Implementing a Combined RTI/PBIS Model: Moving From Implementation to Sustainability, Part 2




Part 2 of a 2 part series.

As noted in Part 1 of our blog entry dedicated to sustainability, the Center for Elementary Mathematics and Science Education’s website Researchers Without Borders outlines 28 factors organized into six categories that have an impact on the sustainability of innovations:

  1. Characteristics of the innovation,
  2. Elements of the environment,
  3. Characteristics of people in the organization,
  4. Strategies,
  5. Fit,
  6. Emotional mediators.

In our last blog entry, we focused on the first three categories and discussed how some of these were in place in Silver Sage and how that might ensure that the tiered model of service delivery would be sustained once our project had come to an end. In this entry, we continue where we left off, addressing the last three categories: strategies, fit, and emotional mediators.

STRATEGIES
This category includes three factors: planning, ongoing evaluations, and collaborative change processes. Planning is intentional—engaging in a set of activities that integrates the innovation as a routine part of daily operations. At Silver Sage, the school had adopted several activities (systems) that supported their efforts to implement tiered models. First, the principal created the infrastructure to support routine meetings of Tier 1 and Tier 2 teams with established agendas. At the end of our second year of implementation, these teams reviewed Year 2 outcome data and created an action plan for this coming school year on areas in need of attention.

While those activities will likely help the school continue its tiered service delivery implementation, what is less certain is the staff’s ability to engage in ongoing evaluations and collaborative change processes. First, ongoing evaluations of data at a systems level have proven difficult for the school staff, even with the external support of university researchers to help facilitate the discussion. The use of data beyond the individual student level was not an easily adopted process for the school staff. Second, the ability to collaborate to effect change was also difficult for the school staff. While teachers worked together well, the staff had difficulty accepting collective responsibility for students who were being served within the Tier 2 system. This mindset will be especially important in the upcoming year, because as we noted in our last blog post, budget cuts have hit this school hard, severely limiting their ability to continue their intervention system (Tier 2) as currently designed.

FIT
Related to this last point is the category of factors called fit. The factors under this category are fit with values and beliefs, fit with needs, and fit with current practice. Throughout our blog series on this project, we have discussed some of the challenges to implementation, and a recurring theme in these discussions has been the need to ensure that teacher beliefs about the use of data and shared responsibility for student outcomes were consistent and supportive of a tiered service model. While the school certainly has students with needs that could be addressed by a tiered service delivery model, the district is also undergoing numerous budget cuts and restructuring changes that seem to make the sustainability of the model untenable without some changes. Additionally, the state legislature recently passed a Students Come First plan, which will have an enormous impact on schools and districts. It is quite possible that in the eyes of the staff, the budget cuts, staff reduction, and impending changes mean that tiered service delivery no longer “fits” with the school’s needs.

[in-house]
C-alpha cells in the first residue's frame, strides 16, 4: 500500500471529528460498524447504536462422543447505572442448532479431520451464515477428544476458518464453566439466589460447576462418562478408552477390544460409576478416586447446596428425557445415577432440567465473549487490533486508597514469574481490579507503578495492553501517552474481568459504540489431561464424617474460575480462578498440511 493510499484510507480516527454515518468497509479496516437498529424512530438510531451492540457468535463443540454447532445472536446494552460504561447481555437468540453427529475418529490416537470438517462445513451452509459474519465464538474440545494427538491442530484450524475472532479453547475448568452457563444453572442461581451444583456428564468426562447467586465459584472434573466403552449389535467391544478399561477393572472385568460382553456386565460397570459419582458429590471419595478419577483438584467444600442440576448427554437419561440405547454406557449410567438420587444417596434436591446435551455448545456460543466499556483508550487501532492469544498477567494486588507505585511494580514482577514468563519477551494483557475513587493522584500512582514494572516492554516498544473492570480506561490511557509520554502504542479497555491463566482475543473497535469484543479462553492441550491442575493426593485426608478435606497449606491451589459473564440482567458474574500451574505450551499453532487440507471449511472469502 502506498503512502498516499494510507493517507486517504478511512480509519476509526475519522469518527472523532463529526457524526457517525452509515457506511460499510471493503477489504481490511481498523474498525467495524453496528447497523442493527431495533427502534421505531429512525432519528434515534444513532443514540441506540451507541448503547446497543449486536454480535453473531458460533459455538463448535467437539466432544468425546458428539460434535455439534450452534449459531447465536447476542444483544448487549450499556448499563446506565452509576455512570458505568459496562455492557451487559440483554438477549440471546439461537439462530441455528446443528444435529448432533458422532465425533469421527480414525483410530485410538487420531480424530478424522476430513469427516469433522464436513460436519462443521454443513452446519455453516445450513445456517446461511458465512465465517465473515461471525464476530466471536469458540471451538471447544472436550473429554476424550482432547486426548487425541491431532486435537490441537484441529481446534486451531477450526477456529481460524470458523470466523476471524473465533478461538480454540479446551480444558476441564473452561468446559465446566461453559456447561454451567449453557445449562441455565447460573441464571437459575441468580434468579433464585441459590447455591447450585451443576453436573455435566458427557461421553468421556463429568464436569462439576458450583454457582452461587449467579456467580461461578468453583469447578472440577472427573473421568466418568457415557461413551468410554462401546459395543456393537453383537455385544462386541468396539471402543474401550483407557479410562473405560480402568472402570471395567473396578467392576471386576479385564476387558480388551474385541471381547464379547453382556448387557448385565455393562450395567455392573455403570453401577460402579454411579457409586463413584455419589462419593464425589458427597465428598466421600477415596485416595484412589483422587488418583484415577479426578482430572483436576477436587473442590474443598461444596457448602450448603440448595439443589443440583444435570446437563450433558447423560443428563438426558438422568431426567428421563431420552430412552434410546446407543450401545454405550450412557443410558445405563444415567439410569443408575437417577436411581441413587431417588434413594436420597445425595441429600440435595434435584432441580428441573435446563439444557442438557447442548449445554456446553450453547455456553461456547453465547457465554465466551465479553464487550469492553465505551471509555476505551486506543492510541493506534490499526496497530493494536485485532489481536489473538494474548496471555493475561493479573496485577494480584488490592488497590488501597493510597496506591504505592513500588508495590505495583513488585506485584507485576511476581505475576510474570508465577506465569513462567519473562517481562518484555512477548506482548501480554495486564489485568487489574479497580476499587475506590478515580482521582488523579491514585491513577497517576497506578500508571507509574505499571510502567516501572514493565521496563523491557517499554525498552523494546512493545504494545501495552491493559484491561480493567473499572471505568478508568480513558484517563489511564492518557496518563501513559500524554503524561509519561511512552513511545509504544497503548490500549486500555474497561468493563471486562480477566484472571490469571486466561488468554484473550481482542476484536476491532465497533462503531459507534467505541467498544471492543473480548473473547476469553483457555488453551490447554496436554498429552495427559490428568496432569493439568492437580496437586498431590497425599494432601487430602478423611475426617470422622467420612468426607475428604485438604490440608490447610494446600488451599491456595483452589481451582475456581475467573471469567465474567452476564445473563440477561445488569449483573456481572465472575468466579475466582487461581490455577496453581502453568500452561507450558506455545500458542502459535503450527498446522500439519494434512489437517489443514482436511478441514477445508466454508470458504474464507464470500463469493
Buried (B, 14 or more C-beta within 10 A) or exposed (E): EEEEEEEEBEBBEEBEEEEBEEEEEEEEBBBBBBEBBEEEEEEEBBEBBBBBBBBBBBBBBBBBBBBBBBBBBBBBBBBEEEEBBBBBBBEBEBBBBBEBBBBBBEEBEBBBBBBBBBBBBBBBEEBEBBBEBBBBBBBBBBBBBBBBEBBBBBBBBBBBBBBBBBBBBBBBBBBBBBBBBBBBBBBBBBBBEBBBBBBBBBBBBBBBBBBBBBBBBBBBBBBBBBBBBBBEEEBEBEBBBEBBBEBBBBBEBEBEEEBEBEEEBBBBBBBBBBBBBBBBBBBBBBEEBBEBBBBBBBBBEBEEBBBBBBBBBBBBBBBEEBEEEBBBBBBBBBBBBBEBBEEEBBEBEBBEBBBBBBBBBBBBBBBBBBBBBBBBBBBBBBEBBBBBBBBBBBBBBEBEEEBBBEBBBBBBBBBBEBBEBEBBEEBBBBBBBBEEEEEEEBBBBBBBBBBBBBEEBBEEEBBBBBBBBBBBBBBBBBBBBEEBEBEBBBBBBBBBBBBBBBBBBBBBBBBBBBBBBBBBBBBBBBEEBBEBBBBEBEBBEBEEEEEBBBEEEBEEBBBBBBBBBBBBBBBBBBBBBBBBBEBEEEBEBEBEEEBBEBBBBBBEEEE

EMOTIONAL MEDIATORS
This category of factors, which includes incentives and trust, may be the most critical component for sustainability but the one to which the least amount of attention is paid. Like so many practitioners, teachers at Silver Sage have seen numerous initiatives come and go in the district, and to many, RTI is just another in a long list of initiatives that will come and go. Additionally, the school leadership has had high turnover—in fact, in Idaho, the average longevity of superintendents and principals hovers at 3 years—just enough time to implement significant changes, but not enough time to see things through the sustainability phase. This high turnover of key personnel leads to low levels of trust, which compromises implementation and sustainability. Unfortunately, at the time of writing this blog entry, the district decided to transfer the principal to another school within the district to help support implementation of the tiered model.

In light of these significant issues, it remains to be seen the extent to which the systems and practices implemented as a part of our project will be routinized and internalized to the point that they will be sustained. However, we are hopeful that even if the “full model” is not sustained, there are critical components firmly established that should help the school continue to realize positive student outcomes. These critical components include the following:

  1. A focus on using data to inform practices,
  2. A strong Tier 1 behavioral program,
  3. A history (albeit short) of results supporting their efforts,
  4. An infrastructure and schedule that supports the systems needed for successful implementation.

Implementation of new practices is challenging, but sustainability is even more so. Our hope is that the progress made at Silver Sage will help them continue with their RTI/PBIS implementation and continue to experience success.
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